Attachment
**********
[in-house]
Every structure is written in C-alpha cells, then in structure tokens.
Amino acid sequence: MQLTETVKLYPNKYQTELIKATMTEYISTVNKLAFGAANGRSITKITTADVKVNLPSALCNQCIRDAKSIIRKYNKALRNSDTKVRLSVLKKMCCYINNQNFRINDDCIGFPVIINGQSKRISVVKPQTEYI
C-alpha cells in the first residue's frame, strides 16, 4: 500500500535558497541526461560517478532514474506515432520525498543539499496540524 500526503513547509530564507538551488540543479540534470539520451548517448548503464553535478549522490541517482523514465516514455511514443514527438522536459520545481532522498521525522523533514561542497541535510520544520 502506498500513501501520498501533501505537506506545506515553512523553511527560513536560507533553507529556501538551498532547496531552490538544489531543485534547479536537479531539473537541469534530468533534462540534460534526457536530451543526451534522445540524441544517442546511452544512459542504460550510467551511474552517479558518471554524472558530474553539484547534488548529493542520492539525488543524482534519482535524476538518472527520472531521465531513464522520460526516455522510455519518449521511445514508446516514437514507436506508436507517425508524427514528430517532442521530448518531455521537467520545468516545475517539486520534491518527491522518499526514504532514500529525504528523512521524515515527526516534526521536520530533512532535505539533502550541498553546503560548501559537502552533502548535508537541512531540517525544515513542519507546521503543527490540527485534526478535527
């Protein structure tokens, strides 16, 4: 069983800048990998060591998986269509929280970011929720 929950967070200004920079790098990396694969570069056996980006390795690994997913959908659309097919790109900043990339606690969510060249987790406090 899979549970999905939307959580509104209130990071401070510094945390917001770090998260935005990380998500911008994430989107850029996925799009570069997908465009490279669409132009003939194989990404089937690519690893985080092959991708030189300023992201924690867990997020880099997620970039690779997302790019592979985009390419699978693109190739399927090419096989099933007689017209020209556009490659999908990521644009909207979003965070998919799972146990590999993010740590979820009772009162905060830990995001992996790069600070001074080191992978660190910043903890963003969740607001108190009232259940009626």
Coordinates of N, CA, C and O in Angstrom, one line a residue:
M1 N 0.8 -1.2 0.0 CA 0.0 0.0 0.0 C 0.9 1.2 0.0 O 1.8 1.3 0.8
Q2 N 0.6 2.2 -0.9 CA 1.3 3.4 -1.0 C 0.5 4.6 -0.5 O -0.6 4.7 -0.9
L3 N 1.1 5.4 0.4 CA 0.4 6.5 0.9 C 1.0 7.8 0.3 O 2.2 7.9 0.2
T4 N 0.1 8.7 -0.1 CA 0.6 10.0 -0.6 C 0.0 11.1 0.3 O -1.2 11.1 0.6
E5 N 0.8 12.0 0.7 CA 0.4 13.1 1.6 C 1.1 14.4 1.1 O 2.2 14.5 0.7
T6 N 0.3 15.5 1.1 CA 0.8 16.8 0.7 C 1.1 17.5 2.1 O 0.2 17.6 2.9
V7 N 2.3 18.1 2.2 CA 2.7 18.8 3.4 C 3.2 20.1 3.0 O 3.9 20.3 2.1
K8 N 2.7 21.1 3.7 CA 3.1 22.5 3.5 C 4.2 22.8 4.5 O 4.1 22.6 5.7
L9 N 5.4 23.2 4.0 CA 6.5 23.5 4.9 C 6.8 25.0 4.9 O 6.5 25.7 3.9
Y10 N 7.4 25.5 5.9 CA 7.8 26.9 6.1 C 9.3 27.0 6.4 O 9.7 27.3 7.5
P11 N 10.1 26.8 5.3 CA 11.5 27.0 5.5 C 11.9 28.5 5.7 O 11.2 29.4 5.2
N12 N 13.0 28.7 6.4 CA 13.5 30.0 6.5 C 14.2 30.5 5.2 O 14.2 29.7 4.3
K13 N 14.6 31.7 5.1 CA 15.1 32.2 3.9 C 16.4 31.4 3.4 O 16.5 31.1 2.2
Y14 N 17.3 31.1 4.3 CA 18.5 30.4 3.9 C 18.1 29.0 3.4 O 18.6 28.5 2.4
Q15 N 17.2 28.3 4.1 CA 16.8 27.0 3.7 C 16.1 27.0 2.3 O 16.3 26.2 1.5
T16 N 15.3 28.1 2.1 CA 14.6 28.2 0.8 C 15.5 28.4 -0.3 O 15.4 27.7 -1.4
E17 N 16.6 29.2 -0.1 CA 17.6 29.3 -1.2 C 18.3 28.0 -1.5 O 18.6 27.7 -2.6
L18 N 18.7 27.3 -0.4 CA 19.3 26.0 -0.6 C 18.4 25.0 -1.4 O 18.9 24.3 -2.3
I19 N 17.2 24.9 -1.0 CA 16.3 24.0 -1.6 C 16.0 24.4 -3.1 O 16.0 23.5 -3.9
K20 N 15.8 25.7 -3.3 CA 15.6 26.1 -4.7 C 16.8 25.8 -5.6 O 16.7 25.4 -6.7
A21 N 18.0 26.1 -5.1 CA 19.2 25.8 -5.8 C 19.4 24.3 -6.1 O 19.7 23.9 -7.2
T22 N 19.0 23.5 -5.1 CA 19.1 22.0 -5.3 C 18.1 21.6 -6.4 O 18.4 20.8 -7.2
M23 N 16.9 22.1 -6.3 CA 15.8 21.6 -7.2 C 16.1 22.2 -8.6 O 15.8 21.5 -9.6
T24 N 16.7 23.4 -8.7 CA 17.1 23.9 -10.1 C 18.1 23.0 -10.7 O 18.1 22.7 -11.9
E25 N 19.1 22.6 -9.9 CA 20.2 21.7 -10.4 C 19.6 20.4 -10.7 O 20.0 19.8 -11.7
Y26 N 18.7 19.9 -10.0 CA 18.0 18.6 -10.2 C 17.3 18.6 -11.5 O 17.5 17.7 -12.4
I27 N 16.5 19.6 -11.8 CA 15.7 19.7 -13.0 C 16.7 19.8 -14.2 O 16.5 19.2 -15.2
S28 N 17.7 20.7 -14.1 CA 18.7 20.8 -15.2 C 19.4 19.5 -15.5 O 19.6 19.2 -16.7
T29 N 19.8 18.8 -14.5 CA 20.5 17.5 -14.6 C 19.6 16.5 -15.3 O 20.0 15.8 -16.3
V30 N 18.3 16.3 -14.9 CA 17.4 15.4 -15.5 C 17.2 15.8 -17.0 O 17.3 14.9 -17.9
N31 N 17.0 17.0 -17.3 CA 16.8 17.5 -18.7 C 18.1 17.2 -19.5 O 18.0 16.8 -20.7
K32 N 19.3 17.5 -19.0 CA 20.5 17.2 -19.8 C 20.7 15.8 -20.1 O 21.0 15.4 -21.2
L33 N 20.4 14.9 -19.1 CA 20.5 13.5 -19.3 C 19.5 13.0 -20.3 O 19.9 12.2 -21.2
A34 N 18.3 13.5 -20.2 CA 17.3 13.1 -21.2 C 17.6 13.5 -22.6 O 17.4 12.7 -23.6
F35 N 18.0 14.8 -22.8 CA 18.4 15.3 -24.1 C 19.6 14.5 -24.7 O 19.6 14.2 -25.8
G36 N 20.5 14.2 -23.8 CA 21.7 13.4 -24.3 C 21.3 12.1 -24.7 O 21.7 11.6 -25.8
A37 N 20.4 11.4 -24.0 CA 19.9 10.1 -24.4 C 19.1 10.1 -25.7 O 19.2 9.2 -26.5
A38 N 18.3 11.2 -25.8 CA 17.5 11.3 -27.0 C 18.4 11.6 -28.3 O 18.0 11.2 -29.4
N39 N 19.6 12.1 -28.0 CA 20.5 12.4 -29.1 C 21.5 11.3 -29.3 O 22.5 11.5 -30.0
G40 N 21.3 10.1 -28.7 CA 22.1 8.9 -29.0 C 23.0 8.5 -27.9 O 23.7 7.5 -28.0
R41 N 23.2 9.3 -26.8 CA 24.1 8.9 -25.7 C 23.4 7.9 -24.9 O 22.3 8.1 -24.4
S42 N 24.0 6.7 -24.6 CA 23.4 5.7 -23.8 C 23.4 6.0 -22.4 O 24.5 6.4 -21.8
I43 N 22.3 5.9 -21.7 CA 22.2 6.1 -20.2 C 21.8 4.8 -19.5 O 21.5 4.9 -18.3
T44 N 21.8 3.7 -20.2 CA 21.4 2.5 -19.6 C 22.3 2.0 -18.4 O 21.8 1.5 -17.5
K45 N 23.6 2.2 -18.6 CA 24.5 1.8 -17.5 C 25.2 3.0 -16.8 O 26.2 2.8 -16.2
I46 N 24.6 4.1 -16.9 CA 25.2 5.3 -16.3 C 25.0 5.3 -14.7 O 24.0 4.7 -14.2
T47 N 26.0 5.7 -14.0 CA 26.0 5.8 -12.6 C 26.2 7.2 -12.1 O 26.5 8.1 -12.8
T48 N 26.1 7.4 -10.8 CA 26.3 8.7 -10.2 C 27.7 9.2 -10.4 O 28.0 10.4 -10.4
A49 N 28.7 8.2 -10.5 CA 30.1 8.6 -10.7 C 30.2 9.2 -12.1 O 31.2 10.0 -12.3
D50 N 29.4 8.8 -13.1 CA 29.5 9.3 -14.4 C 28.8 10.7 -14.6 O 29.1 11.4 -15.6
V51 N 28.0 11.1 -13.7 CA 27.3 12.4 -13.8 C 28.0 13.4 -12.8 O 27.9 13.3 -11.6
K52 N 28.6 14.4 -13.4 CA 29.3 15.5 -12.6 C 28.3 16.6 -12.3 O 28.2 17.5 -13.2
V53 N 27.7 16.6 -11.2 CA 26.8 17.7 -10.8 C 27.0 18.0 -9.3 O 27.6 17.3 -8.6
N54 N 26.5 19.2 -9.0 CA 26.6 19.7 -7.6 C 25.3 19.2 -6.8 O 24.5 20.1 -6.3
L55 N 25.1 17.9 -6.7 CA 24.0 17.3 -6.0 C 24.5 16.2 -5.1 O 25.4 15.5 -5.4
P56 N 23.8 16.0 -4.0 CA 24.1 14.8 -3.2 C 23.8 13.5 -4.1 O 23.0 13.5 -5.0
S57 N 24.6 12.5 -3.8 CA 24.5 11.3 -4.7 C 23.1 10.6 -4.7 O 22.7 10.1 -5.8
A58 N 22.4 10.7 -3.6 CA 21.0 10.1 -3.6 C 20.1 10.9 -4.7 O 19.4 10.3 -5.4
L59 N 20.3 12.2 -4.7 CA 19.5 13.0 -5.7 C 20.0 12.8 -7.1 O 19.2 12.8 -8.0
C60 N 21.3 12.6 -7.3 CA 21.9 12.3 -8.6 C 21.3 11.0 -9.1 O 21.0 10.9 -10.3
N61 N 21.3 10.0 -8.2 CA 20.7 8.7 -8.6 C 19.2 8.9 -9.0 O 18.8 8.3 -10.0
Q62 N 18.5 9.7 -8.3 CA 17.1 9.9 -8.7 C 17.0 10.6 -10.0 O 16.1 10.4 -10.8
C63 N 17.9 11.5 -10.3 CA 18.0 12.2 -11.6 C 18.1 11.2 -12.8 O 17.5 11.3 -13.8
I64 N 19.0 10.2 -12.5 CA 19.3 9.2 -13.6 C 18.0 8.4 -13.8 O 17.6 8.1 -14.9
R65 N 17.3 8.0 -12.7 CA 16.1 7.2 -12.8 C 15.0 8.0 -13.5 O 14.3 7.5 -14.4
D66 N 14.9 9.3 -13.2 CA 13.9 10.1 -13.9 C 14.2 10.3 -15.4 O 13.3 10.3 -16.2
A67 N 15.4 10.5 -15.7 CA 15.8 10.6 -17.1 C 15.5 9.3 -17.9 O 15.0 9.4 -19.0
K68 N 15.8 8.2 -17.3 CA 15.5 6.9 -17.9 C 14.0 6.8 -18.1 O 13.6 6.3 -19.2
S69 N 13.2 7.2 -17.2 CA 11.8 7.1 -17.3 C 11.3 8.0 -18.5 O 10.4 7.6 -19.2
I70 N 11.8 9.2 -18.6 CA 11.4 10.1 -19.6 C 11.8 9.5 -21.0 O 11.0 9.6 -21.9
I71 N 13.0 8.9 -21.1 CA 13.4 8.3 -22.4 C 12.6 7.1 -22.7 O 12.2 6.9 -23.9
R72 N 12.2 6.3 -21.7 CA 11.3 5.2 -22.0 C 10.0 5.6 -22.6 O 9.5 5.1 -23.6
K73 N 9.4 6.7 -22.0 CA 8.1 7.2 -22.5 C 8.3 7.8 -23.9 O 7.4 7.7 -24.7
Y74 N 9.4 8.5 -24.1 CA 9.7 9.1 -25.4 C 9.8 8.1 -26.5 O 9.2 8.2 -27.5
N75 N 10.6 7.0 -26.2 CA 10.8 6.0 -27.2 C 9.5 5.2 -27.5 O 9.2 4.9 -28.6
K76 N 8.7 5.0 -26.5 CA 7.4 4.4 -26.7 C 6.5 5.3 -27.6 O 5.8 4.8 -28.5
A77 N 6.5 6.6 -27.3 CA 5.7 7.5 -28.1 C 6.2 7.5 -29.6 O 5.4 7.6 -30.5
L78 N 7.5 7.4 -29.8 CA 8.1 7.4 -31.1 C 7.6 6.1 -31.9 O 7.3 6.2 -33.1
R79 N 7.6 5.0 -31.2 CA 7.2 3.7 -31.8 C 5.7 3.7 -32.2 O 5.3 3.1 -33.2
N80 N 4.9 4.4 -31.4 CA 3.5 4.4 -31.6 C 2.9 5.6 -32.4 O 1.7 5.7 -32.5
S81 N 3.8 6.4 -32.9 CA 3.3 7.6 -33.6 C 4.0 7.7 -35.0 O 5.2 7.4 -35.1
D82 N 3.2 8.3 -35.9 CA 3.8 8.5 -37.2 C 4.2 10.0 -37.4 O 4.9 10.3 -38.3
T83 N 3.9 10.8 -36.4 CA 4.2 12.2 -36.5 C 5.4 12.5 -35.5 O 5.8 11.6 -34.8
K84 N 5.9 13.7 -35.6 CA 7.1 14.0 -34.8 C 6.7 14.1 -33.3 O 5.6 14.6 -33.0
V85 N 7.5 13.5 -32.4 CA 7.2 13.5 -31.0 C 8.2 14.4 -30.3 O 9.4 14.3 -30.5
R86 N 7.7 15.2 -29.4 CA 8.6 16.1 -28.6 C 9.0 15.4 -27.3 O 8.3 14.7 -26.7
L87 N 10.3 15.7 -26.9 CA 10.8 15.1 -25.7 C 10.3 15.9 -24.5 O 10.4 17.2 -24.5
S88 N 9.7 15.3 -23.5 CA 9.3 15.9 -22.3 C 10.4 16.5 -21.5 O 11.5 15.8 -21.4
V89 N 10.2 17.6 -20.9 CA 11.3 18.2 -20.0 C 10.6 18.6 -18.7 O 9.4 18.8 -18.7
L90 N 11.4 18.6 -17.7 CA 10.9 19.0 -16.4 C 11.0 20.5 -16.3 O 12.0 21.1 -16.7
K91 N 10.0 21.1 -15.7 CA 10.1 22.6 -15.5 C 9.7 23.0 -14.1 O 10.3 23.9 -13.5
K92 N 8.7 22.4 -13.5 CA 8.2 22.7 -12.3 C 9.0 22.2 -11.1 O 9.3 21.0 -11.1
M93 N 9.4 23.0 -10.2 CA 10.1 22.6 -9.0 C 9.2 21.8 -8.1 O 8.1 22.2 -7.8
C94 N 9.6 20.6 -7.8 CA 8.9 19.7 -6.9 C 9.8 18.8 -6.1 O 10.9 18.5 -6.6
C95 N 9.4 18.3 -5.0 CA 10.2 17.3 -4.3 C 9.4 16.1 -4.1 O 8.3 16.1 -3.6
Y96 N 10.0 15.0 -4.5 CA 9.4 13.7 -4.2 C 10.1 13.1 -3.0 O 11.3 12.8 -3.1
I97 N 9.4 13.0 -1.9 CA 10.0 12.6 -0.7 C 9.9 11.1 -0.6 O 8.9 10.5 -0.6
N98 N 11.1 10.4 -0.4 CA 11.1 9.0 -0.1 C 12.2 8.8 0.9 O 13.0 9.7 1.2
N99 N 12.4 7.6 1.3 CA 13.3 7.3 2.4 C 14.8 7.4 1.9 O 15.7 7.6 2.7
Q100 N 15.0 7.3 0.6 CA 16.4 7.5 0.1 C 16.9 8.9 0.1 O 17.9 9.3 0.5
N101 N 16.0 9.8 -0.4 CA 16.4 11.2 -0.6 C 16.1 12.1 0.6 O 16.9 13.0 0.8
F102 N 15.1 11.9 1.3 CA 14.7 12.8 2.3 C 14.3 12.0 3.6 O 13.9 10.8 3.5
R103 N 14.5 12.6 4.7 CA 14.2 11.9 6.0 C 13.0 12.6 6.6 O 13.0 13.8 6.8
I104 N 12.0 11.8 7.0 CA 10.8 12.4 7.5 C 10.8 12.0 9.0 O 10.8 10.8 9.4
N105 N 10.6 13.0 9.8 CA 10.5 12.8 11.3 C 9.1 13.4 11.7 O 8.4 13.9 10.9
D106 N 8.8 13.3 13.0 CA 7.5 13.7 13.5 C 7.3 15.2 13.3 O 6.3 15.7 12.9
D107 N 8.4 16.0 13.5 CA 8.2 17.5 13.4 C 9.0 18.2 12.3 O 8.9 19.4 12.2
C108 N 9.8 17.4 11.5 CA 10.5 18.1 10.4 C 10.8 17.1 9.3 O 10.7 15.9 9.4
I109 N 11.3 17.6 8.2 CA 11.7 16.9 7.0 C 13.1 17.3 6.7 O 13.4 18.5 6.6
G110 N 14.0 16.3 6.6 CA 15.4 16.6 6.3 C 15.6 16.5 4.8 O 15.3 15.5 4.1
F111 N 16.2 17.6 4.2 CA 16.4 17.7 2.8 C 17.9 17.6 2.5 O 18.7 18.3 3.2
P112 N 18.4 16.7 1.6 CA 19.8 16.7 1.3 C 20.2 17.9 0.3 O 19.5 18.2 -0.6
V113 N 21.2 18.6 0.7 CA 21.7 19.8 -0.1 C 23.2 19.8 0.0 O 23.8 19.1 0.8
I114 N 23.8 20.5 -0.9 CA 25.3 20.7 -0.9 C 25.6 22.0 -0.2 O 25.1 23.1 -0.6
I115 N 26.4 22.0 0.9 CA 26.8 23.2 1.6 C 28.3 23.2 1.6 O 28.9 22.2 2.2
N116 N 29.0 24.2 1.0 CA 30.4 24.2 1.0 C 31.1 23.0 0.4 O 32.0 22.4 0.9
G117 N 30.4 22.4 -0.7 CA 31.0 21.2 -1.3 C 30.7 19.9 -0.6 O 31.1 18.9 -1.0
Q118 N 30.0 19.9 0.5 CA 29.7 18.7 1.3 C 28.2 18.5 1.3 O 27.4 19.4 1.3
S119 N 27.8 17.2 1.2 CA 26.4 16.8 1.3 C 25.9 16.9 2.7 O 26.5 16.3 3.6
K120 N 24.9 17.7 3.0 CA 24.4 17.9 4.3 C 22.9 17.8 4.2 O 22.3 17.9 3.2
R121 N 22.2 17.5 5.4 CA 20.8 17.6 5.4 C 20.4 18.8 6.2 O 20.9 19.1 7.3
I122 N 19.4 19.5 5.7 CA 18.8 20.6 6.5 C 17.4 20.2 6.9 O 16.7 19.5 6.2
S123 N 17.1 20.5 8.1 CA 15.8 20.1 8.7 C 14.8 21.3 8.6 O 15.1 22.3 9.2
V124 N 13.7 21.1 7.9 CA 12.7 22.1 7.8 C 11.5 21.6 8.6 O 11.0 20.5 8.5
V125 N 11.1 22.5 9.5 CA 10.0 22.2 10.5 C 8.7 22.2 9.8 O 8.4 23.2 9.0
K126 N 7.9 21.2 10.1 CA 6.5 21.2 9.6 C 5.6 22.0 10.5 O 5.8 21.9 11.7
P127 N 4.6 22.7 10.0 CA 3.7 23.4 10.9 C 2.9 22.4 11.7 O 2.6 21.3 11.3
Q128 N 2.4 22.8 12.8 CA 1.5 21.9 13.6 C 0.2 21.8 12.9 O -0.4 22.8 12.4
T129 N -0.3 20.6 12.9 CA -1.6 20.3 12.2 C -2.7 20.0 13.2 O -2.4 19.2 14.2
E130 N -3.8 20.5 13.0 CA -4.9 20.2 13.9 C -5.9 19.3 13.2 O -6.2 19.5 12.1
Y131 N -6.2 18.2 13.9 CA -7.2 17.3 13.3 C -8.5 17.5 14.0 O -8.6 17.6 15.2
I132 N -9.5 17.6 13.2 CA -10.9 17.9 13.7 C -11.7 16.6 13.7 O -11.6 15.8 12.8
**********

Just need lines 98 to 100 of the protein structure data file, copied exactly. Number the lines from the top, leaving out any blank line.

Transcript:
K92 N 8.7 22.4 -13.5 CA 8.2 22.7 -12.3 C 9.0 22.2 -11.1 O 9.3 21.0 -11.1
M93 N 9.4 23.0 -10.2 CA 10.1 22.6 -9.0 C 9.2 21.8 -8.1 O 8.1 22.2 -7.8
C94 N 9.6 20.6 -7.8 CA 8.9 19.7 -6.9 C 9.8 18.8 -6.1 O 10.9 18.5 -6.6